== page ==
By Missy Henriksen
Self-storage operators generally invest a great deal of time and money in protecting their units from obvious threats such as fire, flooding, theft and vandalism. But a threat that may be less evident is that posed by pests. Self-storage can be especially susceptible to pest infestations, and the damage caused can be extensive and costly. Fortunately, there are simple steps operators and customers can take to protect their units and the items inside from damage.
Examining the Risks
Self-storage facilities face a unique set of circumstances that can make them especially attractive to pests. For one, unlike homes and businesses, storage units can go long periods of time without being checked by their renter or the facility owner, allowing an infestation to grow without disturbance.
By their nature, pests are experts at stowing away in items and infesting new locations. The fact that storage facilities house a lot of stuff and new items are always being brought in makes them particularly susceptible. A few pests that find their way into a stored box can quickly reproduce and lead to a major problem in a short time. Once a pest has found its way into one storage unit, it needs only a tiny entry point to get into nearby units, too. Many insects can fit through an opening as thin as a credit card, and mice can squeeze through holes as small as a nickel.
Of course, one of the main reasons self-storage units are at risk for pest infestation is because operators usually have little control over what’s brought into the units. Be aware of items that are attractive to pests, such as food, live plants and even bags or boxes of paper goods.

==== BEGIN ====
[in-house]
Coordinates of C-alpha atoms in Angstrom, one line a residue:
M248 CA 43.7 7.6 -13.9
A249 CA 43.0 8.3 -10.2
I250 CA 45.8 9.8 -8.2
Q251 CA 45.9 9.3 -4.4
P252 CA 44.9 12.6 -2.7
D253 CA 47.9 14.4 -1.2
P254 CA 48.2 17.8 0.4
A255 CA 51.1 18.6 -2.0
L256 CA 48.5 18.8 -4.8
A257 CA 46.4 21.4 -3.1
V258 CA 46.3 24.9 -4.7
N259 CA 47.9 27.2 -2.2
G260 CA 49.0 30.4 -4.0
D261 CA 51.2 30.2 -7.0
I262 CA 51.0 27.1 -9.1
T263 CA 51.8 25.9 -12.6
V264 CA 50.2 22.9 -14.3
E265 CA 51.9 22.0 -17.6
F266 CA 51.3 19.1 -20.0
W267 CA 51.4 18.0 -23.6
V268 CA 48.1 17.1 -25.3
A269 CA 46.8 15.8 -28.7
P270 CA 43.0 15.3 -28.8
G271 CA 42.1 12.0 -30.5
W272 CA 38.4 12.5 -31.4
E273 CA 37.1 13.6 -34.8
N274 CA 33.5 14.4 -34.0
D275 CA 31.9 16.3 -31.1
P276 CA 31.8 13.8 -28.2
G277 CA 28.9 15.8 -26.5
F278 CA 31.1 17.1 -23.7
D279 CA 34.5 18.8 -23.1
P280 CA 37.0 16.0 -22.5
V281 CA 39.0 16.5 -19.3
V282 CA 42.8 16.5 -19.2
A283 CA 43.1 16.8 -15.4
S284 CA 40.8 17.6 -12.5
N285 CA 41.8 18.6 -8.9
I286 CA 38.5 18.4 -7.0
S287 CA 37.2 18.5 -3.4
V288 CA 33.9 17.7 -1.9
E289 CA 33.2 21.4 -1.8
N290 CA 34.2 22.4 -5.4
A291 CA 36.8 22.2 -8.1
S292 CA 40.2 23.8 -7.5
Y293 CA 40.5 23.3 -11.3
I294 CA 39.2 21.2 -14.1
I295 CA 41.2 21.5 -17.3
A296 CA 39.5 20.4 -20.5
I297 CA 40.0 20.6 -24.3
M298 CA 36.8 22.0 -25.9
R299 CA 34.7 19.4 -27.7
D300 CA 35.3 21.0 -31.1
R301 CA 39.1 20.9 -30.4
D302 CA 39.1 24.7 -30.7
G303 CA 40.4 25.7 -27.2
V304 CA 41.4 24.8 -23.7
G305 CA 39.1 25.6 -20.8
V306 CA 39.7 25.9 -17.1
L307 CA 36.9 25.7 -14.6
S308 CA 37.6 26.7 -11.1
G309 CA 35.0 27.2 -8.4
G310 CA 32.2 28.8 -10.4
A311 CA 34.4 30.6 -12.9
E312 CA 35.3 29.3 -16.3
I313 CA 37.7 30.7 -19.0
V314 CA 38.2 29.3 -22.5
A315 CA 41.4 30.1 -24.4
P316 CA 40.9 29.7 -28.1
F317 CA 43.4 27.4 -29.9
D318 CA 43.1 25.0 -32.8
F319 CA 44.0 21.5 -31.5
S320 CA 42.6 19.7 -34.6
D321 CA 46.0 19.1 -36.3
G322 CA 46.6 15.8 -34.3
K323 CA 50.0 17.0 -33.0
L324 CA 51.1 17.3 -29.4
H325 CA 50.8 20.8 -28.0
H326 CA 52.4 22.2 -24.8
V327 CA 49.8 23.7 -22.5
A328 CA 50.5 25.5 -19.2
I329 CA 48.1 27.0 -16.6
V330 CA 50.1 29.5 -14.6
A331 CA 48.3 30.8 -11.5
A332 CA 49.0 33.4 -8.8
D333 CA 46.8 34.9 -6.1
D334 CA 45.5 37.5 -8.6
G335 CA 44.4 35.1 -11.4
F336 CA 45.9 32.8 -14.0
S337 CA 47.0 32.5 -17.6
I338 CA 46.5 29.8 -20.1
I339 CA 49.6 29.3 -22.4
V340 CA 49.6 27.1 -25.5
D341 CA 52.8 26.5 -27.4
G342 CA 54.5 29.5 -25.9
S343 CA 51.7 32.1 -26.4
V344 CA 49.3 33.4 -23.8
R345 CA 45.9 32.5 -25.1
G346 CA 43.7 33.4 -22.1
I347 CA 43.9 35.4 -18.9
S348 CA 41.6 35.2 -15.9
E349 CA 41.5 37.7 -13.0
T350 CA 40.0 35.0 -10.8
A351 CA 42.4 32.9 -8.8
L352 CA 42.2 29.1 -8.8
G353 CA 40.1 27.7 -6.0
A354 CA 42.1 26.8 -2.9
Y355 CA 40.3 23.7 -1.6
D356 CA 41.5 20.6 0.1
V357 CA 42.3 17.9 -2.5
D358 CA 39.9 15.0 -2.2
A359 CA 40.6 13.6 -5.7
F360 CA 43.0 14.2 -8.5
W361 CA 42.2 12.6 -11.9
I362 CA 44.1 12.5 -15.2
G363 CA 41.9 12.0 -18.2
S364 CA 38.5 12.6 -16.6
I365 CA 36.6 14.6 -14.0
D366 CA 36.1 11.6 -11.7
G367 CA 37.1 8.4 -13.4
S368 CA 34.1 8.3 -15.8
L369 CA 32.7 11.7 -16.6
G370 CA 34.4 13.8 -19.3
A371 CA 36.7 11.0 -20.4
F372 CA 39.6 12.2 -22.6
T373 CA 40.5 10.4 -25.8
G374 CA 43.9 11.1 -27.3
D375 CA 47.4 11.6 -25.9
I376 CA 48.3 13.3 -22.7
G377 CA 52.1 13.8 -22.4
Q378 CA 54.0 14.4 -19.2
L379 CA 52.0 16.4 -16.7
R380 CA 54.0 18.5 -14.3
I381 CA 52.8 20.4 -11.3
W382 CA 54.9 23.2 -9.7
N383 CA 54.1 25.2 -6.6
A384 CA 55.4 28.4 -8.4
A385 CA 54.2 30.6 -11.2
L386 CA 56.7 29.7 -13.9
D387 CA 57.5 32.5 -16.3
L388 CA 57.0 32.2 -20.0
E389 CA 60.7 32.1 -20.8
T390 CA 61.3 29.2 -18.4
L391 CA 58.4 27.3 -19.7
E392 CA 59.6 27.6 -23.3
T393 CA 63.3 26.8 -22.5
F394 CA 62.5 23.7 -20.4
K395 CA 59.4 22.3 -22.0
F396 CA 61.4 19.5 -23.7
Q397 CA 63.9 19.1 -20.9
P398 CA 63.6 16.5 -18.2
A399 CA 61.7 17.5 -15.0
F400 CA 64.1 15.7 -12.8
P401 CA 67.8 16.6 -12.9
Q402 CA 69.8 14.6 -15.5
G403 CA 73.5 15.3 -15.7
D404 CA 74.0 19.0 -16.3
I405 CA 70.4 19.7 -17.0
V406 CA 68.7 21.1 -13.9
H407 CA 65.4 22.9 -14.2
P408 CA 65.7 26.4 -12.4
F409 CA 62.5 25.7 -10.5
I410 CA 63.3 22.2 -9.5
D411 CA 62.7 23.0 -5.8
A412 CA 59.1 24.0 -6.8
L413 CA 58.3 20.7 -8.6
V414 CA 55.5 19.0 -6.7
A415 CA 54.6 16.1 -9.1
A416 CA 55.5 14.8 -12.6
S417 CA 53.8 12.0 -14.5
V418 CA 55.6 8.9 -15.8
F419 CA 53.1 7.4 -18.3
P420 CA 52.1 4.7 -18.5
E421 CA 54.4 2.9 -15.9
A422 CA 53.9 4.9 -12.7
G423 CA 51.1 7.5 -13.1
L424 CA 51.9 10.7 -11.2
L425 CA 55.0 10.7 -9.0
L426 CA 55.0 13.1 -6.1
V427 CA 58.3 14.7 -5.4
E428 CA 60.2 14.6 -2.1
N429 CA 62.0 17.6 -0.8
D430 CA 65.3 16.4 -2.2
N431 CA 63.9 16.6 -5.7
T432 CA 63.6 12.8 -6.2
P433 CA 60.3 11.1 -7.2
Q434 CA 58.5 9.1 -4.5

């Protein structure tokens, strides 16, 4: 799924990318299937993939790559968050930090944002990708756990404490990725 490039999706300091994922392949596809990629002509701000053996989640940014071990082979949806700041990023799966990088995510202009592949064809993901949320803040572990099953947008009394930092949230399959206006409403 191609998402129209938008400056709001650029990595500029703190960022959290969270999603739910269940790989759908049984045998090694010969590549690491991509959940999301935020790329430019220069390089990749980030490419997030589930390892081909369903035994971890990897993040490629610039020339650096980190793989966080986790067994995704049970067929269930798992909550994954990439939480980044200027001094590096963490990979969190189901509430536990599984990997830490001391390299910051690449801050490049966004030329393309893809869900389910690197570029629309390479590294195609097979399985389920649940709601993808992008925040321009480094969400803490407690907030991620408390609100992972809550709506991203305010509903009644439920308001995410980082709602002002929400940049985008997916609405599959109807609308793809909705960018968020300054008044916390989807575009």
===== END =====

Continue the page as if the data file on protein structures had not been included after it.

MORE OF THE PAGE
Specific Threats for Self-Storage
Certain types of pests are more likely to infest self-storage units and should be given special consideration.
Rodents and mice are a leading concern in this type of environment because they’re great stowaways, reproduce quickly and can fit through extremely tiny openings. In fact, a female house mouse―one of the most common rodent invaders―can give birth to up to a dozen babies every three weeks.
Once inside a unit, rodents can cause severe damage in a short amount of time. These pests will eat and gnaw at just about anything including cardboard, furniture, bedding, wiring and even decaying material. In addition, one mouse produces between 40 and 100 fecal droppings per day, which can accumulate quickly and become a health concern.
Cockroaches are also great stowaways, especially in cardboard boxes. They can squeeze through cracks as thin as a quarter, and they reproduce quickly. Cockroaches are extremely hardy, making it easy for them to survive for long stretches. In fact, they can live for a month without food.
Cockroaches also spread disease and can contaminate the items they touch or travel across. They are reported to spread at least 33 kinds of bacteria, six types of parasitic worms and at least seven other kinds of human pathogens. They pick up germs on the spines of their legs and bodies as they crawl through decaying matter or sewage, and then carry these onto other items. Studies suggest that cockroach droppings and skins can trigger asthma and allergies, especially in children, so infested items that are returned from storage to homes could pose a risk.